SEALED AND DELIVERED: Sarawak chief minister can safely assume that the opposition won't be able to make inroads in the state
QUITE a few Sara-wakians fault their Chief Minister Tan Sri Abdul Taib Mahmud for staying in office for more than three decades and not naming a successor all this while but developments this week show that he will indeed be a hard act to follow once he leaves, which still seems likely -- as he publicly committed -- before the end of the current state assembly term in about four years.
Speaking before the media at his Hari Raya open house in Kuching, Taib let on that he will be discussing with Prime Minister Datuk Seri Najib Razak a review of the quantum of oil royalty paid to the state by Petronas.
As they say in politics, timing is everything. The opposition, both at the federal level and in Sabah (though not quite as noisily in Sarawak) has been harping on the issue for some time. As some members of Taib's state cabinet chimed in along the same lines lately, the chief minister made his move.
Taib said he would not be negotiating over the matter openly, preferring instead to use his quiet influence with Putrajaya to cut a deal. For all we know, the cake (about a higher royalty payment for Sarawak) may already have been baked but for the public serving.
When an announcement over a deal is finally made, count on both Putrajaya and Kuching to suggest how it was possible only because of the favourable rapport between both state and federal governments.
Barisan Nasional will again be in a position to claim it delivers what the opposition can only promise -- a fairer shake for Sarawak (and Sabah) to directly enjoy the revenues from the hydrocarbon resources of both states.
Taib pointedly took oblique aim at opposition leader Datuk Seri Anwar Ibrahim when he (Taib) said a certain leader now promises higher oil royalties for Sarawak and Sabah but failed to agree when that leader was in a position to do so. Anwar was, of course, once deputy prime minister and finance minister.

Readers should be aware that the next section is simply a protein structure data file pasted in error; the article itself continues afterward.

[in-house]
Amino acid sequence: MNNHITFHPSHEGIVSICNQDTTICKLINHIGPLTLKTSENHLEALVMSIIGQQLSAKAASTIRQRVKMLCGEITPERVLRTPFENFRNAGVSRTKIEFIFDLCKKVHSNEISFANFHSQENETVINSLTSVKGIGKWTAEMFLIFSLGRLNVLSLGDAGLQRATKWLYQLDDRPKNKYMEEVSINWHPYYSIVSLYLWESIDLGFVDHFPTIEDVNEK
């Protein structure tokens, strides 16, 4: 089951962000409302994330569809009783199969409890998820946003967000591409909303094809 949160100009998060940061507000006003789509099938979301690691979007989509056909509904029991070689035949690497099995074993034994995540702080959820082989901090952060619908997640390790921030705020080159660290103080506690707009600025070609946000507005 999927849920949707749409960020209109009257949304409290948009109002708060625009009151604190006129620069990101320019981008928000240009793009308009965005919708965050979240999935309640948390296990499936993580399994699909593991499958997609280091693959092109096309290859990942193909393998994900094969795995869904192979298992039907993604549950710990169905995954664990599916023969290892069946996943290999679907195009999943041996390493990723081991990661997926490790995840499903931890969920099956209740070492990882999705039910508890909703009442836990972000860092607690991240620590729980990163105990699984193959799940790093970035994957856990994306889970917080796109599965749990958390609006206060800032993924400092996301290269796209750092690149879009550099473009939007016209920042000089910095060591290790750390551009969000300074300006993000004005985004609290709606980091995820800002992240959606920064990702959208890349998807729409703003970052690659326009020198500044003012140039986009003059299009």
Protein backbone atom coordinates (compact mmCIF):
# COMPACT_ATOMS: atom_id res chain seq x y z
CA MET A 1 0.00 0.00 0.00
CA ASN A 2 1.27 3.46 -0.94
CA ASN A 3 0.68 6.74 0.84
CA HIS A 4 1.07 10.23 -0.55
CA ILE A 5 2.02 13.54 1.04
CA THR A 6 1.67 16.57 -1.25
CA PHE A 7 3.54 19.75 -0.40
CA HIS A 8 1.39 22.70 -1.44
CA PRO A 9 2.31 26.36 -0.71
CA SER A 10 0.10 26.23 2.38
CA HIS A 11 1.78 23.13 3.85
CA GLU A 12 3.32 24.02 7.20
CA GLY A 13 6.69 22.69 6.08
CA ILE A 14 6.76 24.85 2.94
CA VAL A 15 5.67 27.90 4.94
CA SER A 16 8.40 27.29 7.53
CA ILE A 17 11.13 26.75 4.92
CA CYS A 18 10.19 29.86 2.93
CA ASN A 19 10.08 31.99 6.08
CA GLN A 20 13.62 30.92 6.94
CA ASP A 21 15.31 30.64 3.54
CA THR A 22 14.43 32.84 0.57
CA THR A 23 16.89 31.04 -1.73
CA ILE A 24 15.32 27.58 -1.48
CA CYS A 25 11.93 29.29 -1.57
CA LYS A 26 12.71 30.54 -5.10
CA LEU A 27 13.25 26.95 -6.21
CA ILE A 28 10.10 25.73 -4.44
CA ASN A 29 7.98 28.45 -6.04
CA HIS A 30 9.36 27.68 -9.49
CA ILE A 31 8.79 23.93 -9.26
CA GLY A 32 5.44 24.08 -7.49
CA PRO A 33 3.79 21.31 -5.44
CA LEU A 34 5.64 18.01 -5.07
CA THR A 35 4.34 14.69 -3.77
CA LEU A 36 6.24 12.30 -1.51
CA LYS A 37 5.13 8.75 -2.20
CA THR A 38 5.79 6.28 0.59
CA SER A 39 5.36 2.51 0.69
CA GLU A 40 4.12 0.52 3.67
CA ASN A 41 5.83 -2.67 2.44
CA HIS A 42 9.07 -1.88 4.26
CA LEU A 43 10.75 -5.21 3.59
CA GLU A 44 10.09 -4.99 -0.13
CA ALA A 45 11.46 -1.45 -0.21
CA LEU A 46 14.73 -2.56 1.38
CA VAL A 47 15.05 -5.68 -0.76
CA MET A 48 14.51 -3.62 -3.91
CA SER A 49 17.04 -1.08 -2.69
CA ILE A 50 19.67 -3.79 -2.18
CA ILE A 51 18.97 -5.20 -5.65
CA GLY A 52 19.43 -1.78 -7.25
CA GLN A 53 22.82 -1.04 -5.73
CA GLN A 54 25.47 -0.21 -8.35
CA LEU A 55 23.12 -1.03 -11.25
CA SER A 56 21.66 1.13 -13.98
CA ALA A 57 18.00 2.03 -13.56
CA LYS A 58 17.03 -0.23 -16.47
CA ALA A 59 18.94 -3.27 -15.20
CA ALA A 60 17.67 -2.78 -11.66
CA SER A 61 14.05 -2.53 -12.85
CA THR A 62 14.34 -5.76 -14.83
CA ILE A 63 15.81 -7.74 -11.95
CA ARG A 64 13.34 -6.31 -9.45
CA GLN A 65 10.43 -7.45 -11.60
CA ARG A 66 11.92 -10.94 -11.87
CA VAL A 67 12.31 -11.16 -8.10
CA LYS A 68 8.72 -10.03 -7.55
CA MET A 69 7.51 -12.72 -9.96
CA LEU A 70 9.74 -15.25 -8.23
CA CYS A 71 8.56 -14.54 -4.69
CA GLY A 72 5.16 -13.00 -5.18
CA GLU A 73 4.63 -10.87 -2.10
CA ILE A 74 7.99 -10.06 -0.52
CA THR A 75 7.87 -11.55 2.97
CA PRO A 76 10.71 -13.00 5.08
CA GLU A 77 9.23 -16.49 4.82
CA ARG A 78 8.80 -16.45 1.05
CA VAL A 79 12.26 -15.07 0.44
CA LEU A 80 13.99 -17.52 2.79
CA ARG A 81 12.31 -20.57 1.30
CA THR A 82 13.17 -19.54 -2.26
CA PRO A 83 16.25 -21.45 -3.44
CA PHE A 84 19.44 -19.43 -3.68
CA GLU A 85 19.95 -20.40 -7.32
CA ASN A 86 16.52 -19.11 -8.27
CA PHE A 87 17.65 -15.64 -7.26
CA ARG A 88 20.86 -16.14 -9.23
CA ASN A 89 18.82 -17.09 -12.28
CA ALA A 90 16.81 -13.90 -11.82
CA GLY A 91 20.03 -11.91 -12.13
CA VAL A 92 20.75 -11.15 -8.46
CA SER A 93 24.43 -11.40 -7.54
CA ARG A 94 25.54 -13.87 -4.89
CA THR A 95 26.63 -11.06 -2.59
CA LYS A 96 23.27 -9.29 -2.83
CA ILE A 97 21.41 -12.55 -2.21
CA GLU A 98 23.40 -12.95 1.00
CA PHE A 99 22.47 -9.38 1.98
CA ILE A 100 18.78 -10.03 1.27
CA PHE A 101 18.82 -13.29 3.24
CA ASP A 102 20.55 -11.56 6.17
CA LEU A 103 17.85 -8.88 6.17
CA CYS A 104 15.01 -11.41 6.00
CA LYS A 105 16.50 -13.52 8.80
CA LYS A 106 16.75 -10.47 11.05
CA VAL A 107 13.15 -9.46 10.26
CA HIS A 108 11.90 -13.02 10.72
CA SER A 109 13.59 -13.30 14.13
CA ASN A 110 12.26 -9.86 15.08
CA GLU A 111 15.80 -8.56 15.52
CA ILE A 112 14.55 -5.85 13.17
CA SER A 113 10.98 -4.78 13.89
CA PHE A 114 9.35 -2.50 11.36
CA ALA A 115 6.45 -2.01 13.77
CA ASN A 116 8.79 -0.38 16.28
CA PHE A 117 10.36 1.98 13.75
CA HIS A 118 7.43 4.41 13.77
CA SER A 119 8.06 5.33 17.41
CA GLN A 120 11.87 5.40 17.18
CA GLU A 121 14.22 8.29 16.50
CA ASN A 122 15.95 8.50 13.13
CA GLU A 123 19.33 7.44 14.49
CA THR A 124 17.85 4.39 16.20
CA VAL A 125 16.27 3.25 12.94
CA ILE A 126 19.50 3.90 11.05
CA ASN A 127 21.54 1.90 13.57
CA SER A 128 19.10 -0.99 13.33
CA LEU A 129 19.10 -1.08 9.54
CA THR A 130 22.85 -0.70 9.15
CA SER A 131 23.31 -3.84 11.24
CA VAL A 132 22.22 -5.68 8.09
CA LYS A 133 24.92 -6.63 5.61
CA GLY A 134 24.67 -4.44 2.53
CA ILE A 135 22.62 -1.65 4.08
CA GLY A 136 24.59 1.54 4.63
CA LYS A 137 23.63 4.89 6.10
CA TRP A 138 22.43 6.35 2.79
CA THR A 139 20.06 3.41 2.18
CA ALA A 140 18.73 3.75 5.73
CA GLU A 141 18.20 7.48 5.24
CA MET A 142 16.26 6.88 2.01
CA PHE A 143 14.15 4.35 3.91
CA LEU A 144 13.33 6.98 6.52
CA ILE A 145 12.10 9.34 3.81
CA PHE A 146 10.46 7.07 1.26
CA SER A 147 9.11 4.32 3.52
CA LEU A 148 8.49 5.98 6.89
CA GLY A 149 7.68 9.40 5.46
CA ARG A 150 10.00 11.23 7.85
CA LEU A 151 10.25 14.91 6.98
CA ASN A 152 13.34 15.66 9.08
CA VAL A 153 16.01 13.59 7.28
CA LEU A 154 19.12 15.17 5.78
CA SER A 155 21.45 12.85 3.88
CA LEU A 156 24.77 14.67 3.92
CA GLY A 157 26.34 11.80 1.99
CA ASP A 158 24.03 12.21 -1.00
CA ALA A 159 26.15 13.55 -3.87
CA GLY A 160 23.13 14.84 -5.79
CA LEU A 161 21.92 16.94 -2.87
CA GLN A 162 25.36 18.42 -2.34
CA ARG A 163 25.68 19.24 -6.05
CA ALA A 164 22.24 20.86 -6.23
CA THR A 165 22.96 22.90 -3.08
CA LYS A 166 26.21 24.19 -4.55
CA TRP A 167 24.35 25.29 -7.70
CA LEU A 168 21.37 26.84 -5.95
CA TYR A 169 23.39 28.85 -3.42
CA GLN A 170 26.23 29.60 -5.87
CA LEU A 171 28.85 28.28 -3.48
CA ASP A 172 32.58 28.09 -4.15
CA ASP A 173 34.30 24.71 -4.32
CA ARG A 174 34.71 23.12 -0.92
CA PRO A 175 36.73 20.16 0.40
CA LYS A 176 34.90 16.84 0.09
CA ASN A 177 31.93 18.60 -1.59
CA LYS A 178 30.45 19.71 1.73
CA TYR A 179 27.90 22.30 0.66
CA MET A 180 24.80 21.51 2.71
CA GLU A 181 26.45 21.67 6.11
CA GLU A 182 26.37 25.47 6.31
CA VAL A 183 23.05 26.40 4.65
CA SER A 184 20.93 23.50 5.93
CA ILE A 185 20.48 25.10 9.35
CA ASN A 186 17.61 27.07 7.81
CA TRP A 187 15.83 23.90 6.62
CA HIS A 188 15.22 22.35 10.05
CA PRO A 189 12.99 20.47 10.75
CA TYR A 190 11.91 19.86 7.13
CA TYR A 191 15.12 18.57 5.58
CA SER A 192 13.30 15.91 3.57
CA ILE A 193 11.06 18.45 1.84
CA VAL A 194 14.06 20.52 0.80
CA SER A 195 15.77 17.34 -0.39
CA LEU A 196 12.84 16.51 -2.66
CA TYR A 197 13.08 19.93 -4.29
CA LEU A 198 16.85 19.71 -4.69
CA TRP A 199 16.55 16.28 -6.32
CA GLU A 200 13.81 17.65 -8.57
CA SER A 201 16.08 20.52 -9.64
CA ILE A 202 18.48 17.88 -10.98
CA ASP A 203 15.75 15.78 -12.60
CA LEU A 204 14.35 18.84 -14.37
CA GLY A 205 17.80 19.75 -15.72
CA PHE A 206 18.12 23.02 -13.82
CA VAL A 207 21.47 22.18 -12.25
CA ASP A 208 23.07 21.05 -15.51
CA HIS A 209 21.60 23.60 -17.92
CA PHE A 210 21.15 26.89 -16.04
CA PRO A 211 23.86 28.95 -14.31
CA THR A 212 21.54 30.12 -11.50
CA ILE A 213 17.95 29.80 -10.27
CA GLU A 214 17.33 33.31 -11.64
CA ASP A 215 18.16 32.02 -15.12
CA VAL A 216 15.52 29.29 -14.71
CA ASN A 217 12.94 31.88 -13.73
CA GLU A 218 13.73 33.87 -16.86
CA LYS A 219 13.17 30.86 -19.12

Taib is in a good position to stymie Anwar's latest political game plan to try to create a bandwagon effect within the Sarawak BN following the recent defections of two leaders in Sabah to the opposition.
That opposition effort has apparently been thwarted as far as Sarawak is concerned.
State Minister Datuk Amar Abang Johari Tun Openg appears to be unimpressed with the personal calibre of the two Sabah defectors and intimated to this writer how Anwar was able to draw a crowd of only some 300 in Abang Johari's own constituency in Kuching after news of the Sabah defections came out.
Another state minister, Tan Sri Dr James Masing, went on record publicly this week calling Anwar a political chameleon.
The bandwagon, such as it is, may have already stalled in Sabah itself. In any case, the proliferation of parties within the opposition alliance there makes opposition unity just so much more difficult now.
The oasis of political calm that is the Sarawak BN owes much to Taib's astute helming of the state. This is all the more remarkable considering he does not have coercive powers that he needs to use to bring any political recalcitrant to heel.
He knows he gets a free hand from Putrajaya running the state for so long as he delivers his end of the bargain: Sarawak's "fixed deposit" of its crucial vote bank.
Sarawak under his leadership seems in fine financial shape. It alone among the states gets its own sovereign credit rating which improved on its previously already creditable ranking lately despite a rather disastrous state investment in a wafer-fabrication plant some years ago in an attempt for the state to leapfrog into the high-technology field.
Although a Muslim, Taib is relaxed about other faiths and recently visited a Catholic church in Mukah where the local Melanaus are almost evenly divided between those who adhere to both the Muslim and Christian faiths.
He is known to have cultivated a life-long friendship with a senior local Catholic priest, the Reverend Datuk Lawrence Chua.
Probably alone among political leaders in the nation, Taib never faced any serious challengers to his leadership after seeing off a grave political threat orchestrated by his uncle-mentor and predecessor, Tun Abdul Rahman Yakub, in the mid-1980s.
The final act in the chief minister's long political career promises to be as intriguing and interesting to watch.
By John Teo | firstname.lastname@example.org Source: New Straits Times Columnist 24 August 2012